On appliances there is this little sign that reads: X Watts, where X is a number which becomes progressively larger as the years go by. Have you noticed the power hungry irons, vaccum cleaners and hair dryers of today?
Philips irons now boast 2400W. My iron is half as powerful and still does away with the wrinkles.
Miele offers 2100W vaccum cleaners. My old vaccum cleaner is a thousand watts behind and clearly bites the dust. Blissfully ignorant of this, it cleans my floor without complaints.
Braun joins the power struggle with a 2000W hair dryer. Will the user experience it as a sensation or a burning sensation?
Not to be outdone, the electric tool manufacturers introduce 2200W angle grinders. The lastest trend in work out, maybe?
Yes C-H, You're not alone in noticing this trend of increasing nameplate wattages. Being a person that used to service/repair a lot of home appliances, it was always interesting to actually have a look at the attached nameplate. Heaters here are usually rated at the maximum that you can plug into a standard socket-outlet (10A), which gives you 2400W, which is a little worrying, considering that these appliances are invariably made with a plastic body these days. I've also noticed in the various DIY brochures that turn up in my mailbox, the power tools are actually advertised, with thier power ratings seemingly the most important feature of the tool, what good is a 900W Drill if the user can't handle it? Vacuum cleaners are really rediculously rated here, I mean a 2200W vacuum, must surely be referring to input power and of course once you've used it a few times, expect the suction to be less!.
Re: Too powerful?#141685 10/05/0402:08 AM10/05/0402:08 AM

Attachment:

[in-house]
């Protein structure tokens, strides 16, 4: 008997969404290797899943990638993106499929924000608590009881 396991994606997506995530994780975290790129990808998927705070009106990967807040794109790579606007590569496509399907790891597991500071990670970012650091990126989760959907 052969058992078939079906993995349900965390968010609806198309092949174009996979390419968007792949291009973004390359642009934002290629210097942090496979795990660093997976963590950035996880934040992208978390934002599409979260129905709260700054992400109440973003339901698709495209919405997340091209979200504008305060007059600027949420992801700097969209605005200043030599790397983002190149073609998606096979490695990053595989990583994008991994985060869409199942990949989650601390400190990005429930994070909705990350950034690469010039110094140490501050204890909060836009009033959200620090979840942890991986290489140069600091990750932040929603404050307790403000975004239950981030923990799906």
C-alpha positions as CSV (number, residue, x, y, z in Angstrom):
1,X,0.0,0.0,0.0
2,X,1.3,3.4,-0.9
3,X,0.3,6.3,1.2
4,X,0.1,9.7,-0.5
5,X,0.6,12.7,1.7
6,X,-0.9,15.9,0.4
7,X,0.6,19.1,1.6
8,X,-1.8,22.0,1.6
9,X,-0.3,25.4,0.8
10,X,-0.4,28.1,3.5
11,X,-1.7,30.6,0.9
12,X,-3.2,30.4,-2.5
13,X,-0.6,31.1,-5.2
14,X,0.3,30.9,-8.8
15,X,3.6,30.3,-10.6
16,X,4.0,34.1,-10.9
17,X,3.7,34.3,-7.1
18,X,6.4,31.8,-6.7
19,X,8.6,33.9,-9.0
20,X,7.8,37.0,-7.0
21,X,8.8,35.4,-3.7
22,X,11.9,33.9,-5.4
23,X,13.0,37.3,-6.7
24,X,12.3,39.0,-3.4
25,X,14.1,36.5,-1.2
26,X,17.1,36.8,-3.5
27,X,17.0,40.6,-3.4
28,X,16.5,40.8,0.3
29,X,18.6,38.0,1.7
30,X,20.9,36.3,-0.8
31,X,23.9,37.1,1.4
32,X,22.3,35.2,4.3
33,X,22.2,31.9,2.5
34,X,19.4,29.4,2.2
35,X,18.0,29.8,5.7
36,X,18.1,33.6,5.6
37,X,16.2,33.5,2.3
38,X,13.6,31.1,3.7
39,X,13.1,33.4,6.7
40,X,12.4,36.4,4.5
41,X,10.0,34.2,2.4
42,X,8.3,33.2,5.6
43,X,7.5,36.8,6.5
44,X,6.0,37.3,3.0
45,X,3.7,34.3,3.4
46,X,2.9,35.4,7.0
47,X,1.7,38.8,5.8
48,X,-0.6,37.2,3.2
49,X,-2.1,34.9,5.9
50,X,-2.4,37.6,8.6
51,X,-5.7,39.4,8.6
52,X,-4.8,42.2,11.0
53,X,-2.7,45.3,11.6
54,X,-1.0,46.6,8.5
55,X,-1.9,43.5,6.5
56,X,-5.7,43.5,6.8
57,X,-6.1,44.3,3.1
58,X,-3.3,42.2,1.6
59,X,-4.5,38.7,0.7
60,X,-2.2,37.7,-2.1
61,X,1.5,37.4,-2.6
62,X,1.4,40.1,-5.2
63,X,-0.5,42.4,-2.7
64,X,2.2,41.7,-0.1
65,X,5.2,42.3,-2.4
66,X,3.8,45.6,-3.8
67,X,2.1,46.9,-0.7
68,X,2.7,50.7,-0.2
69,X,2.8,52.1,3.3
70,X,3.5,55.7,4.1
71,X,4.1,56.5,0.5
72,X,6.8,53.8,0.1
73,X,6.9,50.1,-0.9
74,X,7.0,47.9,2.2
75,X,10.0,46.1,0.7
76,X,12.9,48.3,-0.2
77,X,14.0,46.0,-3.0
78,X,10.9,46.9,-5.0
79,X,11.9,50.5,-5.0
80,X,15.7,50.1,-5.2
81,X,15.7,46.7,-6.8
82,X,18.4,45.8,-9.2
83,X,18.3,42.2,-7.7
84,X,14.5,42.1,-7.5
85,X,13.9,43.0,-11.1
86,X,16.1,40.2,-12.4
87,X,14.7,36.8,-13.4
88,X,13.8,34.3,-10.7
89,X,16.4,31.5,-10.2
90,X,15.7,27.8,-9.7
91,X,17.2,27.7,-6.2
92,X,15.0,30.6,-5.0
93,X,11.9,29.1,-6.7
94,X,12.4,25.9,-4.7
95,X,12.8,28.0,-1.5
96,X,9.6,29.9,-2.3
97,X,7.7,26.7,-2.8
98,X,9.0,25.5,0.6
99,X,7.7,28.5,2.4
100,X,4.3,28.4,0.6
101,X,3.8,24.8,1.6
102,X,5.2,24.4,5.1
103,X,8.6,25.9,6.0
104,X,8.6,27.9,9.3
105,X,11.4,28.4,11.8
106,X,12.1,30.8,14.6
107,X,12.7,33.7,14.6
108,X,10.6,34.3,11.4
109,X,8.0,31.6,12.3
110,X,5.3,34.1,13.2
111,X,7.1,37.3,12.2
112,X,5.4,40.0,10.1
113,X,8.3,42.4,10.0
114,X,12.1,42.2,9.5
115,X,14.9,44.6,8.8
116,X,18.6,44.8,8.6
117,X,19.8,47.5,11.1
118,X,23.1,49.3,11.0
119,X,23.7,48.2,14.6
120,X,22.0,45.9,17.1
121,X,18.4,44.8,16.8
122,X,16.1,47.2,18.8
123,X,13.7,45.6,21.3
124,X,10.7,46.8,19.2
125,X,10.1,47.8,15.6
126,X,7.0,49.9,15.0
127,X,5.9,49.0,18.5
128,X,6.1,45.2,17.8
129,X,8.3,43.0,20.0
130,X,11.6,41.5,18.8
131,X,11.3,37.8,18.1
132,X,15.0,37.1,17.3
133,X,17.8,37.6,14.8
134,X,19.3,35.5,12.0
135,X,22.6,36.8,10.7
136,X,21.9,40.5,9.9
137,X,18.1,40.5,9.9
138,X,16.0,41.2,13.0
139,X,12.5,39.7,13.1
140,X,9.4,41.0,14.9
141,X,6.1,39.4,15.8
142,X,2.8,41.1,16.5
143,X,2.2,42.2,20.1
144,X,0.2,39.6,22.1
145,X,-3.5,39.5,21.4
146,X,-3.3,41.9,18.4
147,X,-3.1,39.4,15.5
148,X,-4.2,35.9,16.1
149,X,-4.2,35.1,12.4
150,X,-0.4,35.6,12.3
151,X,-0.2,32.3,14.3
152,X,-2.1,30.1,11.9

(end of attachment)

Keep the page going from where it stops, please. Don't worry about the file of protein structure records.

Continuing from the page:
uksparky, I wonder if you can use the hairdryer as a hot air gun? Perhaps Braun's numbers are just a lot of hot air?
Yes, Mike, it is always input power. Thus, the less efficient the machine, the bigger figure to boast on the nameplate. I once sold vaccum cleaners among other things and a key selling point was to point out that the actual suction power of the vaccum cleaner was higher than cheaper competitors despite a lower nameplate wattage. A vaccum cleaner puts out maybe 300-400W of actual suction power when the nameplate reads 2000W. In other words, it is primarily a very noisy way of heating a room. Cleaning is secondary
Re: Too powerful?#141686 10/05/0406:37 AM10/05/0406:37 AM
Hutch has already mentioned the kettles of up to 3kW that no British kitchen would be seen without, although most of the newer plastic jug-style kettles seem to be more around the 2kW range.
The other appliances in the U.K. which have traditionally had higher ratings have been portable heaters. You could buy single or twin-bar heaters rated at 1 or 2kW, but portable heaters of up to 3kW maximum have been quite common here for many decades. It's said that the 13A rating of BS1363 plugs was chosen specifically to allow appliances of up to 3kW.
Good point about the input power rating of vacuum cleaners. Most people don't understand anything about efficiency and just automatically assume that a 1200W unit will have better suction than an 1000W one.
(I nearly said "suck more", but that could be misinterpreted! ).
Re: Too powerful?#141687 10/05/0408:09 AM10/05/0408:09 AM
Paul, Interesting to note about vacuum cleaners, that most of the losses involved in a cleaner is caused by the air path through it. Therefore, if you took out the bag and the air filters, you'd have somewhat more suction. Sure the motor probably wouldn't last too long and you'd have to be Hercules to move the head over the floor, but the cleaner would be more efficient. One appliance that has seemingly escaped being turbo-charged, is the humble toaster, I've got a relatively new one here and it's only rated at 300W, it can blacken toast like you wouldn't believe though!.
Re: Too powerful?#141688 10/07/0405:40 PM10/07/0405:40 PM